Wis. Stat. § 77.93 imposes a recycling surcharge on various individuals and entities. The statute specifically imposes the surcharge on "all partnerships, except partnerships that have net business income only from farming, that derive income from business transacted in this state . . . ." Wis. Stat. § 77.93(3). The related calculation statute sets forth the calculations which apply unless the gross receipts of the taxpayer are under $4,000,000. Wis. Stat. § 77.94(b).
The parties agree that GPTI is treated as a partnership under the relevant statutes. GPTI in turn is a partner of GP Operations, a partnership which generated income in several states, including Wisconsin. GP Operations attributed a portion of its income to Wisconsin. GPTI received its share of that Wisconsin income when it was passed through from GP Operations. Petitioner reported the income it received from GP Operations on its federal and state partnership returns.
One detail remains problematic. Is receiving pass-through income which is generated in Wisconsin the same thing as "deriving income" from business transacted in Wisconsin? Petitioner points to Consolidated Freightways Corporation of Delaware v. Dep't of Revenue, 164 Wis. 764, 477 N.W.2d 44 (1991) which, it argues, stands for the proposition that Wisconsin can only tax income that a taxpayer generates in this state through its in-state activities, and extrapolates therefrom that GPTI cannot be subject to the surcharge because GPTI did not actively earn the income on which the surcharge is assessed. We do not agree with this conclusion. The focus of Consolidated Freightways was on in-state versus out-of-state income; the statutory language indeed limits the state's ability to tax a multi-state taxpayer only on its Wisconsin income, but the Department is not seeking to tax income derived from business outside this state.
For each year at issue, GPTI reported gross receipts on its federal form 1065 and on its Form 3 Wisconsin Partnership Returns. Those gross receipts included and in fact consisted solely of income passed through from the first-tier partnership GP Operations. Pass-through income from a partnership is included in "receipts . . . from business activities," per the Administrative Code's definition of "gross receipts." Thus, Petitioner has income from business activities in Wisconsin. That income is in excess of $4,000,000; thus, this partnership had sufficient gross receipts to trigger the surcharge.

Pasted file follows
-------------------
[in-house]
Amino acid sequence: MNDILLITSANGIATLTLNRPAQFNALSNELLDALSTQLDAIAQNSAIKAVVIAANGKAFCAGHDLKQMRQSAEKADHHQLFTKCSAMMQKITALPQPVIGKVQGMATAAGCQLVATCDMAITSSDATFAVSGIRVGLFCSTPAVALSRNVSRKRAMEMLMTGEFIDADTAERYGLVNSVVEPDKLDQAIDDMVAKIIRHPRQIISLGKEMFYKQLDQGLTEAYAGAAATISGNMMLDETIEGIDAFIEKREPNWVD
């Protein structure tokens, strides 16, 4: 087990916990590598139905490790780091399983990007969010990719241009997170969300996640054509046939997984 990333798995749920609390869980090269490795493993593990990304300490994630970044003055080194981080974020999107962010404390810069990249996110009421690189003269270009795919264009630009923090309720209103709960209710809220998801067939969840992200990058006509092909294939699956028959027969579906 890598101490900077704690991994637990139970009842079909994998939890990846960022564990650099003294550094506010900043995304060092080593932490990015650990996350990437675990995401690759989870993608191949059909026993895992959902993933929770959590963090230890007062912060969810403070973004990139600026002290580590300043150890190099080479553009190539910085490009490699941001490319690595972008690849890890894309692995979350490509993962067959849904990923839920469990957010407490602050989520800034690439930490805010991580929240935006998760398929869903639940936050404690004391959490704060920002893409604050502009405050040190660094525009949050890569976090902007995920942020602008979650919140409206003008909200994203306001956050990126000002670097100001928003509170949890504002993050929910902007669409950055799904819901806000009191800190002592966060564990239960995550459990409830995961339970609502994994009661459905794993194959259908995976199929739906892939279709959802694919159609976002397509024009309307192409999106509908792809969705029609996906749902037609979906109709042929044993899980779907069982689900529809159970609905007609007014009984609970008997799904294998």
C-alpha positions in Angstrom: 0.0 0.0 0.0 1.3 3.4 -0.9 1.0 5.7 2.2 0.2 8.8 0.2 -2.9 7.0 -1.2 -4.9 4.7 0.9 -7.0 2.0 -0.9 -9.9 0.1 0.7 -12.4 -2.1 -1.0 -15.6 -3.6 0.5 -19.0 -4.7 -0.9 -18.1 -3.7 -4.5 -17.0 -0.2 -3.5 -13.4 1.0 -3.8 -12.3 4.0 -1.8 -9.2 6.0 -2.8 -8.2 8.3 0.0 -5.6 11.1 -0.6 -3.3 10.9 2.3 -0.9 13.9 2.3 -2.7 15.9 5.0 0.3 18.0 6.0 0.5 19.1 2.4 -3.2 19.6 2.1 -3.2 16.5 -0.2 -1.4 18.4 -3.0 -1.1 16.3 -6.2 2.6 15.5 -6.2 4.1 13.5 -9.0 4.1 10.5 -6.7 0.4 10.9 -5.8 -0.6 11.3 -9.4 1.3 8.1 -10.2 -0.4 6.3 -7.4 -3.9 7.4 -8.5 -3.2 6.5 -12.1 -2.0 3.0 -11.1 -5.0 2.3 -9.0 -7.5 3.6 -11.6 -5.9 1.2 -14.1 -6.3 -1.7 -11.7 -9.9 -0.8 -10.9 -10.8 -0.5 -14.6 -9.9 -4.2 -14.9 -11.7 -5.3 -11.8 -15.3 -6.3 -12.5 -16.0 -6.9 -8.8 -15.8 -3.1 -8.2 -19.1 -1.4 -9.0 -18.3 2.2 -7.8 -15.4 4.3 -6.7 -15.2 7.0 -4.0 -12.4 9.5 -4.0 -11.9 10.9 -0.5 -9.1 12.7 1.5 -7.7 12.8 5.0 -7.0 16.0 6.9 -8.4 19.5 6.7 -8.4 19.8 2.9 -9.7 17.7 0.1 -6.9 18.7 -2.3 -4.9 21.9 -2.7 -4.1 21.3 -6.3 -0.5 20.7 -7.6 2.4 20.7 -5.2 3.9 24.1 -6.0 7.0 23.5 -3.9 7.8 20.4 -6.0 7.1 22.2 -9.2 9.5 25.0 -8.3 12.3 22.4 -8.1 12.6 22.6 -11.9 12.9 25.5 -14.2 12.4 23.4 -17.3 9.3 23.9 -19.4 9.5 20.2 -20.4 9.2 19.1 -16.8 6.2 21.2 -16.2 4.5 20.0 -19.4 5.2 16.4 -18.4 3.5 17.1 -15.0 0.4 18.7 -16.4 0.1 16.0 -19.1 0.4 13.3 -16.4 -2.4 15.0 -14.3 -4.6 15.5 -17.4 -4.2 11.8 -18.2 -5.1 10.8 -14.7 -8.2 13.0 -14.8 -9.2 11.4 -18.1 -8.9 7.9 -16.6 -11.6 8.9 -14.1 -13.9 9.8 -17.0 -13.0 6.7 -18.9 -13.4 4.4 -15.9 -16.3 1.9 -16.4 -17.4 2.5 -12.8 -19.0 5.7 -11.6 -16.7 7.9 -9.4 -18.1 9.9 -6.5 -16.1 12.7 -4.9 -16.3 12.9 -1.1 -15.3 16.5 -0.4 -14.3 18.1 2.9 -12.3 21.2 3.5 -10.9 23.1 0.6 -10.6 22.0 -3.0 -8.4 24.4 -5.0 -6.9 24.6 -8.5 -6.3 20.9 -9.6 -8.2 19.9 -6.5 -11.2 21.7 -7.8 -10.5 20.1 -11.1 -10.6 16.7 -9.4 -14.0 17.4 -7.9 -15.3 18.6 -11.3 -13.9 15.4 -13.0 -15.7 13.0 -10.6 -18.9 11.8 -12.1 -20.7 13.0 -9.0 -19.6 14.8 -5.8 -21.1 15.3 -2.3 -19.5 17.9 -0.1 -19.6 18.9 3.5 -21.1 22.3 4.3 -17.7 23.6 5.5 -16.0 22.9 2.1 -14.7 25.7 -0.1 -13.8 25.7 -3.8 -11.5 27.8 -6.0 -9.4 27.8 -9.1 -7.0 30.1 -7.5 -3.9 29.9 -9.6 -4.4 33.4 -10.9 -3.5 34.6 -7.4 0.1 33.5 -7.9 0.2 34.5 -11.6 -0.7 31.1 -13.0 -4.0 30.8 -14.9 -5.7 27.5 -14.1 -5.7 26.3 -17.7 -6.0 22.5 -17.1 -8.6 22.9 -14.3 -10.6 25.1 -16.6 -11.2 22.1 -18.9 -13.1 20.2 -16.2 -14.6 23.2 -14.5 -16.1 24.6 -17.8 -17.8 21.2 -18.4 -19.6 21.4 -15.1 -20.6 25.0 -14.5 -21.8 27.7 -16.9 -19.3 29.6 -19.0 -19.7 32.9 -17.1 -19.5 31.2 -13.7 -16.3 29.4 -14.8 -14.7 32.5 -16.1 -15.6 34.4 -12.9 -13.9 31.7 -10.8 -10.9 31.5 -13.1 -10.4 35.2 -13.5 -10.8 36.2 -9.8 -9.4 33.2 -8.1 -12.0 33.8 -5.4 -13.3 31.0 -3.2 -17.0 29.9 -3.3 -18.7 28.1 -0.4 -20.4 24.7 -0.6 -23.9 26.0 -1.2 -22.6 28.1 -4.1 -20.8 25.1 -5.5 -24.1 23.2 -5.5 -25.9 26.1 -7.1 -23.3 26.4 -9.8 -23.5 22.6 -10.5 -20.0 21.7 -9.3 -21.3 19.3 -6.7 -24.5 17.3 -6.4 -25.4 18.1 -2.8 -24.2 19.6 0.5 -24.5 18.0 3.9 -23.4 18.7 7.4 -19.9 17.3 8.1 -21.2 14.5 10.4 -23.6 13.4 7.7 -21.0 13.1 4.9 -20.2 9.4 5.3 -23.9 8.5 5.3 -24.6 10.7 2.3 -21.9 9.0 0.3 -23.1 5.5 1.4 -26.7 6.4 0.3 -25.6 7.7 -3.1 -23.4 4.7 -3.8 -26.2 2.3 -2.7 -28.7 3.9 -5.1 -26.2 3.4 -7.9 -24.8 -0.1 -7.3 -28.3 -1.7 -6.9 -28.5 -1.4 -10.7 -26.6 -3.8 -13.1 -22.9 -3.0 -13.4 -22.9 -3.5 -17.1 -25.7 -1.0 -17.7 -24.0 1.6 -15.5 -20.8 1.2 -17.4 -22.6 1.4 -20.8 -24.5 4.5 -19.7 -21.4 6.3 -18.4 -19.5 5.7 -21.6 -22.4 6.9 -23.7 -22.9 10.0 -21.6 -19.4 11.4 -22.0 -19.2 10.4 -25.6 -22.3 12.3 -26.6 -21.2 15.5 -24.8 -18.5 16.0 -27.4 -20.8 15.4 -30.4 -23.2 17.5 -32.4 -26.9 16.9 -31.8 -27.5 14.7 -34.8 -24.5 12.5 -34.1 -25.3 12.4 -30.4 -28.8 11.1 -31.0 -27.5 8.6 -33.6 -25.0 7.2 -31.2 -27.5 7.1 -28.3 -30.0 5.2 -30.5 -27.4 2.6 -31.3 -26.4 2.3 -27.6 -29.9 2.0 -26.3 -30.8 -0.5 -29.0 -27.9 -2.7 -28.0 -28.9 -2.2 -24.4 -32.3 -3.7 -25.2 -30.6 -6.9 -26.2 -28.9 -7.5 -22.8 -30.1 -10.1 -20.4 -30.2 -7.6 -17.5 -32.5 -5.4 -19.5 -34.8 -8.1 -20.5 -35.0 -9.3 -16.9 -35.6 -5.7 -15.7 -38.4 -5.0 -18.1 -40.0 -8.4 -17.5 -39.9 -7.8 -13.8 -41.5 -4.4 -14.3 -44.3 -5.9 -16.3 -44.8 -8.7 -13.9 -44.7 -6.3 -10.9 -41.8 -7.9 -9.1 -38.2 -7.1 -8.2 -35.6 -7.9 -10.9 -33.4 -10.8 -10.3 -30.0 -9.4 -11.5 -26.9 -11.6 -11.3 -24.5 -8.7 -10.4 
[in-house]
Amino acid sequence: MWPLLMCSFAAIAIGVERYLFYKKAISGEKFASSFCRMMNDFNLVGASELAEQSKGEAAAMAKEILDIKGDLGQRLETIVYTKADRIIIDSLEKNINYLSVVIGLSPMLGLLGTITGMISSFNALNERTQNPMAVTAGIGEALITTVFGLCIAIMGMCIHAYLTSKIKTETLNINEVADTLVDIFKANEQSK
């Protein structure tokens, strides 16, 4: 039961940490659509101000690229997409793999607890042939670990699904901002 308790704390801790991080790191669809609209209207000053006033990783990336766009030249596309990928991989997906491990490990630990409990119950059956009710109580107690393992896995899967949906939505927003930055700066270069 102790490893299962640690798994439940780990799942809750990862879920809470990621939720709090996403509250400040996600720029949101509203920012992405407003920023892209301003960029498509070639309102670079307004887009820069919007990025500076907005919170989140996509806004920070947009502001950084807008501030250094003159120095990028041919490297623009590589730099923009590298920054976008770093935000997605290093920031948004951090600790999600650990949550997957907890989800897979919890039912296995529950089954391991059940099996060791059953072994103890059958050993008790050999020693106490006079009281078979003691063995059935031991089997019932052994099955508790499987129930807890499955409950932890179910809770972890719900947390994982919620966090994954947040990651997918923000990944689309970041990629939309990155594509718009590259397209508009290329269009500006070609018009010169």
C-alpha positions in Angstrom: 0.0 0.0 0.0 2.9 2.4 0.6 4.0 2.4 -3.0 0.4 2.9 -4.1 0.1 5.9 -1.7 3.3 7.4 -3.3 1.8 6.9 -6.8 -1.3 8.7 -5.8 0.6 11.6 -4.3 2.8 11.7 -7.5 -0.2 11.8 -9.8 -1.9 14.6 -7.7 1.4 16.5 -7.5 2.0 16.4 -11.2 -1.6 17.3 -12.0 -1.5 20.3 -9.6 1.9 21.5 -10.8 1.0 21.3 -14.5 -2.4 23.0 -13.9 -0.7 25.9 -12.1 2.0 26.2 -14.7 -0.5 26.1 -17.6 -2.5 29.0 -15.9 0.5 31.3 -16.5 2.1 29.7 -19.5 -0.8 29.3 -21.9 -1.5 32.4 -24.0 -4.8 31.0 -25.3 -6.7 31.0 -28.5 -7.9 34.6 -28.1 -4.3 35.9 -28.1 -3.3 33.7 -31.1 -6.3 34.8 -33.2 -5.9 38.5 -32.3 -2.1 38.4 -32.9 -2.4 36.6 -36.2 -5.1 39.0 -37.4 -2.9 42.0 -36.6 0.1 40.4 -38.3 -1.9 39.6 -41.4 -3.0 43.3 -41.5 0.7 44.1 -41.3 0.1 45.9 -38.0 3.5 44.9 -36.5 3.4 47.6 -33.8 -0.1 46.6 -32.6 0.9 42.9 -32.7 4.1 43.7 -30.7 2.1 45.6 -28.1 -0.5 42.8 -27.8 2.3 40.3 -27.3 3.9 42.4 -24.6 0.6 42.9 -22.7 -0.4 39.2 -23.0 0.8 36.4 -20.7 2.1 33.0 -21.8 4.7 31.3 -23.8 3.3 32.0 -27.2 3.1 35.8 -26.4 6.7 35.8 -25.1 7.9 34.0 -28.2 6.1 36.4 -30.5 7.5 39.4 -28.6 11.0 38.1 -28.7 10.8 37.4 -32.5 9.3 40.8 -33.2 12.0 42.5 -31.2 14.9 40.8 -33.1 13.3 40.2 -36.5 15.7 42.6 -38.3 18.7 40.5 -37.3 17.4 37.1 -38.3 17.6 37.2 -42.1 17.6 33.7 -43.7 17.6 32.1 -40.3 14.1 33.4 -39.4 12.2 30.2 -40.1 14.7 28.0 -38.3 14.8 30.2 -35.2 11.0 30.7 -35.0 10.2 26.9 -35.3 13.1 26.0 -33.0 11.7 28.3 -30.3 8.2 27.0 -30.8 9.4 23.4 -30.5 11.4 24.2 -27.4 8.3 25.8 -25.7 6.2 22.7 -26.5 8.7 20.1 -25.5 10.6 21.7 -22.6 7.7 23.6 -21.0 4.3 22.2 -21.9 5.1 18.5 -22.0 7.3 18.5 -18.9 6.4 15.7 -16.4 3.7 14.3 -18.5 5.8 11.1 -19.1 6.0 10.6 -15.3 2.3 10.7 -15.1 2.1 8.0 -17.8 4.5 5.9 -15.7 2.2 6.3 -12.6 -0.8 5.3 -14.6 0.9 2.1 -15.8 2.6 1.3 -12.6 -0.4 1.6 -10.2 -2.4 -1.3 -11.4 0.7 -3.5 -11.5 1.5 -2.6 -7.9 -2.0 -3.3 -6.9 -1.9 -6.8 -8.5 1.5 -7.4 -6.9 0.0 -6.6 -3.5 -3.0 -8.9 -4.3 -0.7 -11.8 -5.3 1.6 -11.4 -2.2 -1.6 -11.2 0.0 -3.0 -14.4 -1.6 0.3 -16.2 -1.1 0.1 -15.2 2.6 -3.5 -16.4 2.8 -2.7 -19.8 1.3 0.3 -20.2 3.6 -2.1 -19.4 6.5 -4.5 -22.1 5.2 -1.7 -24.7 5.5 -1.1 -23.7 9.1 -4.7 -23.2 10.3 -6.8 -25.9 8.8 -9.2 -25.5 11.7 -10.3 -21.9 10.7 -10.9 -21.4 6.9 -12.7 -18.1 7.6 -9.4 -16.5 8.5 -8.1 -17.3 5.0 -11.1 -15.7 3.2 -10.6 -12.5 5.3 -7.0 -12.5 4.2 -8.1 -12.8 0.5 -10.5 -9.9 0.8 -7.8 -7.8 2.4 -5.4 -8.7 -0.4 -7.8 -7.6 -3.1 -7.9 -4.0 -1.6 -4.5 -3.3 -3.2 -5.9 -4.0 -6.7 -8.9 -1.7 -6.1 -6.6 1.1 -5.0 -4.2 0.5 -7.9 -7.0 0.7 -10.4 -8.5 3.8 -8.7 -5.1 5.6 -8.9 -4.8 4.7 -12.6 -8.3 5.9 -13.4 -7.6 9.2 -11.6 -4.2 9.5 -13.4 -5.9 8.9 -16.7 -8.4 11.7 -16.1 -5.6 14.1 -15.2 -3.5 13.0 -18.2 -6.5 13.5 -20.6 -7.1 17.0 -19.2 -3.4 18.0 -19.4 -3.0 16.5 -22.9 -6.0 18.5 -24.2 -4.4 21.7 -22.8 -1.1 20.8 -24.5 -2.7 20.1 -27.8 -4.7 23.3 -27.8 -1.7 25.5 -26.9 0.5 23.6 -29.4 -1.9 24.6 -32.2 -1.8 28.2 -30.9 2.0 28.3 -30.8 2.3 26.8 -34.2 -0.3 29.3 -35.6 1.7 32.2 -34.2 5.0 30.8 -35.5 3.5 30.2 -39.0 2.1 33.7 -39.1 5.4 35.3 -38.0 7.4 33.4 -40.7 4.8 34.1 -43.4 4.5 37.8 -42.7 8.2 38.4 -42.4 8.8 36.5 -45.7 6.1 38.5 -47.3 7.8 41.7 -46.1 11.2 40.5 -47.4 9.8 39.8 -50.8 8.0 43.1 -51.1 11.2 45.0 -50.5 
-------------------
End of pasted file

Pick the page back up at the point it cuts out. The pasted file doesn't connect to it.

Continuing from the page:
Looking to the plain language of the statute, the term in question is "derived." While "derived" is not expressly defined in the statutes, the Merriam Webster dictionary definition of the intransitive form of this verb is "to trace the derivation of; to have or take origin; to come as a derivative."(8) The funds in question originated from the portion of GP Operations business activity which took place in Wisconsin. As the Department correctly points out, the statute says "derived from business activity." The statute does not specify whose activity, and it is not our place to insert limiting language such as "its own" as the Petitioner would suggest.
As noted above, the measure of whether a partnership is subject to the surcharge is a function of its gross receipts. Petitioner correctly reported the pass-through income in its gross receipts. The Administrative Code defines gross receipts as receipts "from business activity" which expressly includes, among other items, pass-through income. Thus, Petitioner has income derived from business activity.
The Petitioner raises a legitimate concern regarding double-taxation. We are not to presume the intention for double taxation but must find that the language clearly intends that result. Ramrod, Inc. v. Dep't of Revenue, 64 Wis. 2d 499, 513, 219 N.W.2d 604 (1974). For the following reasons, we find that the statute in force at the time provided for this consequence.
Statutes relating to the same subject matter must be viewed in pari material; that is, they must be read in a manner that harmonizes all pieces so the whole and its parts are each given full force and effect. Lake City Corp. v. City of Mequon, 207 Wis. 2d. 155, 165, 558 N.W.2d 100 (1997) n.11; State v. Jeremiah C., 2003 WI App 40, ¶ 17, 260 Wis. 2d 359, 659 N.W.2d 193. This reasoning is in keeping with language of Kalal which said that statutes should be read so that every word has meaning when the statute is read as a whole.